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Animal Control Program takes good care of pets

Animal ControlThe Tribe’s Animal Control Program ensures treasured family pets receive vaccinations, rabies shots and electronically tracked implanted microchips through semi-annual clinics. About 50 Hollywood dogs and cats brought their owners to the rabies and microchip clinic on March 28 outside the Health Department.

“When the Animal Control Program was started in 2006, we had animals with rabies,” said Jonathan Vazquez, Animal Control Program coordinator. “We see a lot more people at these clinics every year.”

In 2007 the Tribe enacted an ordinance similar to the county and state’s, which requires pet owners to register their animals annually. The rabies and microchip clinics were held in Big Cypress, Brighton, Hollywood and Immokalee. The next clinic will be at Trail on May 2 behind the Miccosukee Preschool.

Education is an important service provided by Animal Control.

The program reinforces that animals stay on their owner’s property, so they don’t become a nuisance in the community. It also focuses on training pet owners to keep pets safe and healthy.

Other responsibilities include trapping feral animals and dealing with wildlife that can endanger people, including alligators, bears, panthers, coyotes and bobcats.

“We assess the animals and make sure they aren’t a threat,” Vazquez said. “We have to live with these animals; they’ve always lived here.”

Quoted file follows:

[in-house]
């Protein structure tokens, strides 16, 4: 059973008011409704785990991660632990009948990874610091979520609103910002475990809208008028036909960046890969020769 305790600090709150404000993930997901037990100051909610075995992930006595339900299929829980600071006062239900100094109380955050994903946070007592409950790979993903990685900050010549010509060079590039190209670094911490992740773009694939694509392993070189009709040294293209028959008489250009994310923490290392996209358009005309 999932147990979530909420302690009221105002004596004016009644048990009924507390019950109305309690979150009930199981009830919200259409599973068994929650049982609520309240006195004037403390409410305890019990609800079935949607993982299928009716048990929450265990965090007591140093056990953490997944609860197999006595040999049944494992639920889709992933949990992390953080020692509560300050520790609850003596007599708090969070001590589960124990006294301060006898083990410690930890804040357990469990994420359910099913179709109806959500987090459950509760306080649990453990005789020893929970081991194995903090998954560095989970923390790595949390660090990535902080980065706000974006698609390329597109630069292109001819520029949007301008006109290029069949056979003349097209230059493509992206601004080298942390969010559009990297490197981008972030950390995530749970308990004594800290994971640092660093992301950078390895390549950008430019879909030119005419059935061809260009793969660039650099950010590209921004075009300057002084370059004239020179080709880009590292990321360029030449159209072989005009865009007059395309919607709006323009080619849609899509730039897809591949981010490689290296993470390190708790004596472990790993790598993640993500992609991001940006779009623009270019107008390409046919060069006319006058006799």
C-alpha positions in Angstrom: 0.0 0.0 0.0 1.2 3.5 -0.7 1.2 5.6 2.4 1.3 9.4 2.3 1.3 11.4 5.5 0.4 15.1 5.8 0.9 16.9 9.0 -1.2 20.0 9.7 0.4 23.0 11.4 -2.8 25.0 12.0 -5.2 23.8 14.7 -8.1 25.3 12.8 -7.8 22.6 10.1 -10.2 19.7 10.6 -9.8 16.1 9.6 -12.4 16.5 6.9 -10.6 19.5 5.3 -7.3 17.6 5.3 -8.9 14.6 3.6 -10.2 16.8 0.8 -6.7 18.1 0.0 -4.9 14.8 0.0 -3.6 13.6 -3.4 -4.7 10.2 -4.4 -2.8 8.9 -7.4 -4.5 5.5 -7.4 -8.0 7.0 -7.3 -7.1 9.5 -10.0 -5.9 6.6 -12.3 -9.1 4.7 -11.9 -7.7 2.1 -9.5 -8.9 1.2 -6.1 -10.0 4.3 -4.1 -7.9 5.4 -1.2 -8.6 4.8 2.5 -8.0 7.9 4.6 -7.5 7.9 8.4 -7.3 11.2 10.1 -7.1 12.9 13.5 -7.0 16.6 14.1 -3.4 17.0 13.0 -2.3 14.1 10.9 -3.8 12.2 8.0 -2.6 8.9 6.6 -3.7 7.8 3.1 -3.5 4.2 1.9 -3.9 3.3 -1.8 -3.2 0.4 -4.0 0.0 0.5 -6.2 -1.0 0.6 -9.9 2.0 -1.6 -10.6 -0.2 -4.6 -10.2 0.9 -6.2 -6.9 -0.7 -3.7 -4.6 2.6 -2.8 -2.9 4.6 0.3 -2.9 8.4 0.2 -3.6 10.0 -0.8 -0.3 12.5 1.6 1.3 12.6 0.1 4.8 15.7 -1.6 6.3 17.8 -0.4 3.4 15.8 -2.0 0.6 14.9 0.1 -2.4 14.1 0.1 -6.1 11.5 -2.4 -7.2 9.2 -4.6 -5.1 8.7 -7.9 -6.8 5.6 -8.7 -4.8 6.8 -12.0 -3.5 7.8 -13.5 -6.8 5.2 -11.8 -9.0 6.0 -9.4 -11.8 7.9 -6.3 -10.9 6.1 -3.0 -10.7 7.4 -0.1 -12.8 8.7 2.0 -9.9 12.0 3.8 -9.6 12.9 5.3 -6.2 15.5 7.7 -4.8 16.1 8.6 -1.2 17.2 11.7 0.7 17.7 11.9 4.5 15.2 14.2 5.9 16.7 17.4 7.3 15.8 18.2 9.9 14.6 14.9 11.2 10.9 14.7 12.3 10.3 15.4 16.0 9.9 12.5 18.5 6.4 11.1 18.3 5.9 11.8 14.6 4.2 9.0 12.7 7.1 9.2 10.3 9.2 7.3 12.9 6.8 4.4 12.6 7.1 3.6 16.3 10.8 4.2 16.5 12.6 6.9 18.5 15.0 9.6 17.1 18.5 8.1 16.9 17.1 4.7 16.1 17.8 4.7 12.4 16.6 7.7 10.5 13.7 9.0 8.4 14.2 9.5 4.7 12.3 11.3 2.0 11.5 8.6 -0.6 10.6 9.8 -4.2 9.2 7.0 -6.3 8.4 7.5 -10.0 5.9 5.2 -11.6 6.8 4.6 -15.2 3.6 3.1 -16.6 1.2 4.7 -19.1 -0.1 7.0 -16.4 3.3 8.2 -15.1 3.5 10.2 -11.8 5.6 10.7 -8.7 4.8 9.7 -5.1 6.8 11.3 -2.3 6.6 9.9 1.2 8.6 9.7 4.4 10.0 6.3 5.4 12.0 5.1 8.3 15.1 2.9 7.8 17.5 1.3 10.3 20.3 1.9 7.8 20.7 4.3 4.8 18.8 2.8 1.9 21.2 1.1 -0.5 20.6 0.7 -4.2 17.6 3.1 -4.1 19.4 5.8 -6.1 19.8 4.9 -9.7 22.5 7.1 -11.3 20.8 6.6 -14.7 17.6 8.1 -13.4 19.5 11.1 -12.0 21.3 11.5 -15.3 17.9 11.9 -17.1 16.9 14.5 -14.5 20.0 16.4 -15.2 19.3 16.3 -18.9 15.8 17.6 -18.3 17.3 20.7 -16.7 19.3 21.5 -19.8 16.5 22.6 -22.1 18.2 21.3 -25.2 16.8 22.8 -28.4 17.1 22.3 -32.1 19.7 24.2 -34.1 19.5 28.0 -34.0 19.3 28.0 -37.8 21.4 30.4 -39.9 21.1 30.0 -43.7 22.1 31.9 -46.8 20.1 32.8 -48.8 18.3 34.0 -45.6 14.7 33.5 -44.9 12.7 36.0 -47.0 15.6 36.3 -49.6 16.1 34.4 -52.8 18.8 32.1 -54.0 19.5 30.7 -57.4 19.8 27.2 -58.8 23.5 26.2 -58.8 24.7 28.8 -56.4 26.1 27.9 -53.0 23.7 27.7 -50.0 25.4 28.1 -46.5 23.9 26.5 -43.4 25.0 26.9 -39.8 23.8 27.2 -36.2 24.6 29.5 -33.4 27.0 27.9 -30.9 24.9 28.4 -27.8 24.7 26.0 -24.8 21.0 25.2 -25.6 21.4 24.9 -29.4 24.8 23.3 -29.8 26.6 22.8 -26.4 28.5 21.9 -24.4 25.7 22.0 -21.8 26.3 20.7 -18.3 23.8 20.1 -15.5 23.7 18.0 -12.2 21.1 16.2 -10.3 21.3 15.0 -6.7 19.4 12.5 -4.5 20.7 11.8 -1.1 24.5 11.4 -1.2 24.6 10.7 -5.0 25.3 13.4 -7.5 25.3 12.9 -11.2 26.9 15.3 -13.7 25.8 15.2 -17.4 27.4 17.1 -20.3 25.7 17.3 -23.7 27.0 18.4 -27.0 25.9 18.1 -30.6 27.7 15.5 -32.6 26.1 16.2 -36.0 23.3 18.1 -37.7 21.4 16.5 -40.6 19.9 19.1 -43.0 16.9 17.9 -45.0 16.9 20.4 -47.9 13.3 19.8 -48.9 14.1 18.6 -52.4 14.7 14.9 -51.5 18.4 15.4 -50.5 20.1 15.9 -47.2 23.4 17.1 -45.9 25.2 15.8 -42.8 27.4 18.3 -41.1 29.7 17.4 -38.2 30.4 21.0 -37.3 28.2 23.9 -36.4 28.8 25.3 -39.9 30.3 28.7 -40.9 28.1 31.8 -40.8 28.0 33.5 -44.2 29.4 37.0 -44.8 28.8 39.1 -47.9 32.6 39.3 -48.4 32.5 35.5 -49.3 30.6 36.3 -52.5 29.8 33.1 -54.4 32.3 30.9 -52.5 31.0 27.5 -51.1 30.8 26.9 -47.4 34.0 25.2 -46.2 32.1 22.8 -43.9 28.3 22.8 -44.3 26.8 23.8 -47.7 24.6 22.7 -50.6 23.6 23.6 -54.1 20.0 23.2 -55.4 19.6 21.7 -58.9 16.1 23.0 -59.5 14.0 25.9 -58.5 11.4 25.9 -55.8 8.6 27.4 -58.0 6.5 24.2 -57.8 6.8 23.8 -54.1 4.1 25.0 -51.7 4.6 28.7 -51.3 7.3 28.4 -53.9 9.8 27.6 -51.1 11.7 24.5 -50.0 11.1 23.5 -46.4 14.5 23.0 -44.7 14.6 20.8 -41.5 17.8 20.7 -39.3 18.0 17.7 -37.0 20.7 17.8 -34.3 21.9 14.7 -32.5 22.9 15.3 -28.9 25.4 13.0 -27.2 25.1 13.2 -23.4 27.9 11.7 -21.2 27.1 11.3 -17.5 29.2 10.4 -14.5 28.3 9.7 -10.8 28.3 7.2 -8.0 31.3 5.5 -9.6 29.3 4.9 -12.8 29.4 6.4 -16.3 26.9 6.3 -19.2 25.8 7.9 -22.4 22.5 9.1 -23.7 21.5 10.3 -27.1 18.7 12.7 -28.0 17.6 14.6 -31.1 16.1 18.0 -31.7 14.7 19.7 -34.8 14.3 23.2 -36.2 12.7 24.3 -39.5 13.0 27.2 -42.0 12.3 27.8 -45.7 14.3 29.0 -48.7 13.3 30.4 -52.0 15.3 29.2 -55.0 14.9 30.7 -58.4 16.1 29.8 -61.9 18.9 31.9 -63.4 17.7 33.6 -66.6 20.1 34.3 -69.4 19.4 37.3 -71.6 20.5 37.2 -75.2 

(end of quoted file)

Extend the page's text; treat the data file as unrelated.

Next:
Animals are usually captured and relocated elsewhere on the reservation unless they have lost their fear of humans. In that case, animals like alligators are given to Okalee Village or Billie Swamp Safari. Animal Control works with the state to tag and collar bears and panthers for relocation.

Raccoons can be a nuisance if they find a regular food source, including garbage cans.

“They are part of nature and the ecosystem,” Vazquez said. “Once they find a food source, they stay. We educate the public on how to secure their garbage.”

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Beverly Bidney
Beverly Bidney has been a reporter and photographer for The Seminole Tribune since 2012. During her career, she has worked at various newspapers around the country including the Muskogee Phoenix in Oklahoma, Miami Herald, Associated Press, USA Today and other publications nationwide. A NAJA award winning journalist, she has covered just about everything over the years and is an advocate for a strong press. Contact her at beverlybidney@semtribe.com.
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